Wednesday, March 09, 2011

Mr. President

One line in the oath any new soldier accepts as a condition of his or her enlistment pledges their allegiance to the President of the United States and states that he or she will obey the orders of all officers appointed over them. It didn’t take me too long to question the practical application of that contract term and I took it up with an officer appointed over me.

The problem, I related, was with the word, “all.” I went on to explain that in my short time in the service I had seen a few officers of higher rank that were clearly idiots, or to be more charitable, inept.

What would you suggest I do, I asked, should one of these inept officers order me to charge a machine gun nest and I deem both he and his order insane? The man I chose to ask the question was fairly high up in that particular military organization and I had established a reasonably good relationship with him...he seemed to have a good practical head.

He replied, you have to first take care of yourself. Your duty is to respect the rank and uniform, not the man wearing it. Respect for the man was something he had to earn.

It was sage advice and meant that one was doing no good for anyone, including himself, by sacrificing for no good reason. That kind of judgment was for each individual to make. His advice implied that it would be best to ignore idiots, regardless of their rank.

Military service was a short, yet influential part of my life. For years after I had left the service I could readily tell who had served and who had not…it was something in the way a person carried himself, a sense of humor, and a kind of character they wore easily.

Until Vietnam, essentially all young men having high political ambitions were counseled by their fathers and mentors to volunteer for military service and if possible, seek assignment to a war zone. Some medals for heroism could translate into thousands of votes later. The older advisors also knew that a young person had only a few years within a long life to be a part of a military service and the opportunity, once gone, could not be repeated.

I think there is something more to military service than simply medals and the future show value. For a young person, it provides a very real opportunity to test and prove his mettle. Once done, it can never be taken away. Once missed, it can never again be accomplished. It’s a difficult proposition for a young person to comprehend.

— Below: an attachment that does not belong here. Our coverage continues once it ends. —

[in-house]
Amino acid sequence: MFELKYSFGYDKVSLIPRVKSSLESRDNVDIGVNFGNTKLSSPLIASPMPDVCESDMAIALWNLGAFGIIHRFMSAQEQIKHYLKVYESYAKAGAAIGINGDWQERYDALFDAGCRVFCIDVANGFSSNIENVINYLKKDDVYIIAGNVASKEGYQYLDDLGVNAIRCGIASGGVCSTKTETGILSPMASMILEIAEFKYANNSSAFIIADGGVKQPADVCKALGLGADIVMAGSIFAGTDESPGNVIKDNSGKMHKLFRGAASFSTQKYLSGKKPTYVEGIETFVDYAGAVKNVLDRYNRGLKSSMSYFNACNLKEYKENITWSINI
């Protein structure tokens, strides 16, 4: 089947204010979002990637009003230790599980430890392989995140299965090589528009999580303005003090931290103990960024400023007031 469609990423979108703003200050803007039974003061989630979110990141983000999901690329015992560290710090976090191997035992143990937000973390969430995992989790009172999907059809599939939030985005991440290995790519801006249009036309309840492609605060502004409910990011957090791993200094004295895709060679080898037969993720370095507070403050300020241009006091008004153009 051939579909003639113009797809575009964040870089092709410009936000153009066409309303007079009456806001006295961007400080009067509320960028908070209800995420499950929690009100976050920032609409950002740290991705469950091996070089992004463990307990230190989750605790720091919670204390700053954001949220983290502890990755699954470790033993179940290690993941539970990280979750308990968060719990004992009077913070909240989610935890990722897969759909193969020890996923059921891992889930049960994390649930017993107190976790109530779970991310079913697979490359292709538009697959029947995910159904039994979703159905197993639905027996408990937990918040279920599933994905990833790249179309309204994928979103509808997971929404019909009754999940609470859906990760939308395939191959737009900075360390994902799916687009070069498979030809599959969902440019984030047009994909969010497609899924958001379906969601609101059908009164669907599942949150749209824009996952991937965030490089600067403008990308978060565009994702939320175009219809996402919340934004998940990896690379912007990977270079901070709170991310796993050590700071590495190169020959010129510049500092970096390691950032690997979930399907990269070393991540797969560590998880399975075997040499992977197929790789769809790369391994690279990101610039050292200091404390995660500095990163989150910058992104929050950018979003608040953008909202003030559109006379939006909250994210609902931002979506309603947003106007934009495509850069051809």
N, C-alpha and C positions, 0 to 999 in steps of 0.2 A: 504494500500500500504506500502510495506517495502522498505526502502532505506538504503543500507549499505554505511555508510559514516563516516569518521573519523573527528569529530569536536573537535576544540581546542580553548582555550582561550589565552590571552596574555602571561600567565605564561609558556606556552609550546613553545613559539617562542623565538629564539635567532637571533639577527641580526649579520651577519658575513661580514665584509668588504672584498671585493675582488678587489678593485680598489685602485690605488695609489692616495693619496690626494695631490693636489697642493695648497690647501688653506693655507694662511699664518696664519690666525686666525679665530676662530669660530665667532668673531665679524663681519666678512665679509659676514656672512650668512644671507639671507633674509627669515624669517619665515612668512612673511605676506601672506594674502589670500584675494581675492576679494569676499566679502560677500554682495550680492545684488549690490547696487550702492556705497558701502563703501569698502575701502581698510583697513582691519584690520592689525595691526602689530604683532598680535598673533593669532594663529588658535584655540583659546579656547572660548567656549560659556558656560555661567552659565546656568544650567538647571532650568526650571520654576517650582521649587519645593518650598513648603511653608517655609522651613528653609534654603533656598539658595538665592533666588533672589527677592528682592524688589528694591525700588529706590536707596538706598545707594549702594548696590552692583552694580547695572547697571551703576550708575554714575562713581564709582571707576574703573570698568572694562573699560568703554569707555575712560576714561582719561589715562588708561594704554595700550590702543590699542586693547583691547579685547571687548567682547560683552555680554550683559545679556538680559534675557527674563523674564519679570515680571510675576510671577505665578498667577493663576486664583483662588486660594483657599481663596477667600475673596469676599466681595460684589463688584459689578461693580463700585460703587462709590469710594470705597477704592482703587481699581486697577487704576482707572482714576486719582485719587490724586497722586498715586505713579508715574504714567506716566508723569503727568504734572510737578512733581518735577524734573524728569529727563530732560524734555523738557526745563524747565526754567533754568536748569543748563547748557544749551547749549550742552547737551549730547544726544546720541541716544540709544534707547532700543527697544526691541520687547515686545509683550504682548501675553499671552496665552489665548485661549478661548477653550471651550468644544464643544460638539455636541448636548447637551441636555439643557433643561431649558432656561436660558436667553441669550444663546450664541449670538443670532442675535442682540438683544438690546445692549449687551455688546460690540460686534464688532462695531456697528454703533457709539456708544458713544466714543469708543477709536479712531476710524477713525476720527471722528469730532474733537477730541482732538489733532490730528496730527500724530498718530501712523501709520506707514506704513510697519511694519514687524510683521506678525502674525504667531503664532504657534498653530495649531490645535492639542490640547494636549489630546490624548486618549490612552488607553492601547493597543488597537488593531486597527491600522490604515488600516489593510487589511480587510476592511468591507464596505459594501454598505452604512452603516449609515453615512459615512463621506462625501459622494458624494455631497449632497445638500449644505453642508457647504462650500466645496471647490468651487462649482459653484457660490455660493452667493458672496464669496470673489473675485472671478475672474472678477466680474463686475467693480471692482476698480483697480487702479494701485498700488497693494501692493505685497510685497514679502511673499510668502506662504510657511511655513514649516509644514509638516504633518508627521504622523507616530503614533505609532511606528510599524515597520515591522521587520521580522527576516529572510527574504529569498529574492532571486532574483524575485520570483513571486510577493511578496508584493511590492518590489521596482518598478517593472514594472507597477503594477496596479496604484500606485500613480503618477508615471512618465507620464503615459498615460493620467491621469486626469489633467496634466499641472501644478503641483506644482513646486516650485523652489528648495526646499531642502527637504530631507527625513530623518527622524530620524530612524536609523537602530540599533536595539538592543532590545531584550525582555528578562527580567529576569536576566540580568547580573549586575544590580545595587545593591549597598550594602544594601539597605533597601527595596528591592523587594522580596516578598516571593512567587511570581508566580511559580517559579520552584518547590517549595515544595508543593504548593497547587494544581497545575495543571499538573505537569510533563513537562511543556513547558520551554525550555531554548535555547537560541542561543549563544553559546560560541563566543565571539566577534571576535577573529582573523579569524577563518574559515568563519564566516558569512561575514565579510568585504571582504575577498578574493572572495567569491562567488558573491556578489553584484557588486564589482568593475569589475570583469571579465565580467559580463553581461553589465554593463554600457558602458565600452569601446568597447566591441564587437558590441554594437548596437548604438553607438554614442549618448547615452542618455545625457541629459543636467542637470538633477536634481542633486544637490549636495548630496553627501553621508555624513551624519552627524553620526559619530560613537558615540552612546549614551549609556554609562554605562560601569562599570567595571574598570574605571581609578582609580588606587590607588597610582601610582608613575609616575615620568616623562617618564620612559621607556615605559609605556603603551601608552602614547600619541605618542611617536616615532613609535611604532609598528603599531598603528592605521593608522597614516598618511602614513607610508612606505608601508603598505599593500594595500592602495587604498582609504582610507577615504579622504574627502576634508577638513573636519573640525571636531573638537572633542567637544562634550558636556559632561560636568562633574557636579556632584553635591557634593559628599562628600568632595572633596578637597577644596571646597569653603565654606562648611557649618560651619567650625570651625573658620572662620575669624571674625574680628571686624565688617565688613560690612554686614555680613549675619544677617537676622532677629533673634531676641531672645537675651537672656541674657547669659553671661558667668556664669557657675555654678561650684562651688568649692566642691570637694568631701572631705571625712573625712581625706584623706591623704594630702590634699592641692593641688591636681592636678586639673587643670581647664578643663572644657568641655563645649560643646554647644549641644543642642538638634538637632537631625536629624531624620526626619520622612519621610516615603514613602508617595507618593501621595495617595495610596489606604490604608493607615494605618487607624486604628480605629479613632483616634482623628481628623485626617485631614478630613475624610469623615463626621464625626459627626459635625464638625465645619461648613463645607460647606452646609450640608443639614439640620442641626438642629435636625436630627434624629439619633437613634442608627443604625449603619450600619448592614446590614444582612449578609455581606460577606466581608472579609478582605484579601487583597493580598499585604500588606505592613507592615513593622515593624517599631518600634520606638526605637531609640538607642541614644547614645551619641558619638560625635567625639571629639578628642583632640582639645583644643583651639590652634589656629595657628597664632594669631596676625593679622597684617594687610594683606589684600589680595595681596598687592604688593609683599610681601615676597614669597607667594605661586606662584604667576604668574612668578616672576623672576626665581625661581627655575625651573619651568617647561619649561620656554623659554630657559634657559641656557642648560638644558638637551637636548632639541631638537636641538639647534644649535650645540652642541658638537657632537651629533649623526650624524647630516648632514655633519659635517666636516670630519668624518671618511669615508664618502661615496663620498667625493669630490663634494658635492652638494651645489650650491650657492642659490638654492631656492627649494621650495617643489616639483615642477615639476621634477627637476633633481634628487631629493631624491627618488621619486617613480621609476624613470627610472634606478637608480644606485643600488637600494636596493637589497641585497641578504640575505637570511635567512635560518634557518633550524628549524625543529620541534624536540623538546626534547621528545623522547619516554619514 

Since Vietnam, we have seen a couple of examples of Presidents who did not serve in the military. It became fashionable during the Vietnam period for young men, especially the smart and well-connected ones, to seek ways to avoid serving. It was certainly a safer route to take and joining the political opposition to the Vietnam War provided a kind of assumed moral superiority cover for those who chose it.

However, as the Commander in Chief of the most powerful military force in the world, I think it’s a plus for that commander to have some practical knowledge of that which he commands. It’s probably also a plus in the forming of his or her character.

The accompanying pictures show our post-WWII presidents both in office and in their youth. Draw your own conclusions about them.


1 comment:

Anonymous said...

I guess experience = views.

In training years, up against former high school and college atheletes and top spellers I sought every award or tough route I possibly(!) could.

In the words of one of my friends reflecting years later he said, "We did not do Iwo Jima, but we covered most everything else". We also refused individual medals; most of our group did.

We once (briefly) had a captain of this award heavy and heralded unit (the son of someone special); he was disgustingly bad. If bar rooms cared about how I narrowly escaped getting killed by his stupidity, vex, and disreguard, I could get one free beer drunk off the story; and then get the second beer & totally drunked up by telling how I was narrowly stopped from killing him -- by a friend originally drafted away from Mets try outs. What a sorry scumbag that Captain was, and he of course accepted his medals.

We also had great officers and one a grand friend to this day. And another of mention an amoung the highest decorated (yeah I know, but he was a good one) of WWII fame and VN whom I owe my life for a different incidence...he is now in assisted living quarters. A mighty fine and brave human.

A major flaw of our military is: no ligitimate process for outting of a bad officer in combat! Occassionally we would get a Lt we treated like a 'boy'. Some think it shameful to admit their are the "boys".

Blood spattered type vets know how to think things (+ & -) difficult to gain any other way. The system updates and keeps it fresh. ouch